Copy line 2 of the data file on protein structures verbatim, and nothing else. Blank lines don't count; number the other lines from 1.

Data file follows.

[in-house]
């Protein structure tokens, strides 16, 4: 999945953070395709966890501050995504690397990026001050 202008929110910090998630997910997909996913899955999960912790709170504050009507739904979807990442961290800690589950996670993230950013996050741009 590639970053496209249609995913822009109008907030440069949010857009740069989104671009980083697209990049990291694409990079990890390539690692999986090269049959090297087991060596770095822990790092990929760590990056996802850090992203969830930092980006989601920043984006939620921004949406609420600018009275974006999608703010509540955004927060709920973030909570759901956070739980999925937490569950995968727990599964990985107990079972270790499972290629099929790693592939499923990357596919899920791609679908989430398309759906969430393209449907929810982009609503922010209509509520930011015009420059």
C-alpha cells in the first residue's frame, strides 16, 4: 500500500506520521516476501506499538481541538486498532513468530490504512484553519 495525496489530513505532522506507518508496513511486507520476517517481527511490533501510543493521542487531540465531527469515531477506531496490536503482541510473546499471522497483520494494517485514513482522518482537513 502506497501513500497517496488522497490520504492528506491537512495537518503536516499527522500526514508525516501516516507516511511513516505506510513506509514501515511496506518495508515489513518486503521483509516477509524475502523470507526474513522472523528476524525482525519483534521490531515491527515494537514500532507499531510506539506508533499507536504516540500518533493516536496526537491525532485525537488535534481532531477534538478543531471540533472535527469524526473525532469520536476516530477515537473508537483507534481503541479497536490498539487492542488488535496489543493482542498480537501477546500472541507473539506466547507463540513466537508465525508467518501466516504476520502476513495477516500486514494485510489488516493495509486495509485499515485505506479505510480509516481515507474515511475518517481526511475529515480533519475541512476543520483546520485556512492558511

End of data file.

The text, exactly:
């Protein structure tokens, strides 16, 4: 999945953070395709966890501050995504690397990026001050 202008929110910090998630997910997909996913899955999960912790709170504050009507739904979807990442961290800690589950996670993230950013996050741009 590639970053496209249609995913822009109008907030440069949010857009740069989104671009980083697209990049990291694409990079990890390539690692999986090269049959090297087991060596770095822990790092990929760590990056996802850090992203969830930092980006989601920043984006939620921004949406609420600018009275974006999608703010509540955004927060709920973030909570759901956070739980999925937490569950995968727990599964990985107990079972270790499972290629099929790693592939499923990357596919899920791609679908989430398309759906969430393209449907929810982009609503922010209509509520930011015009420059």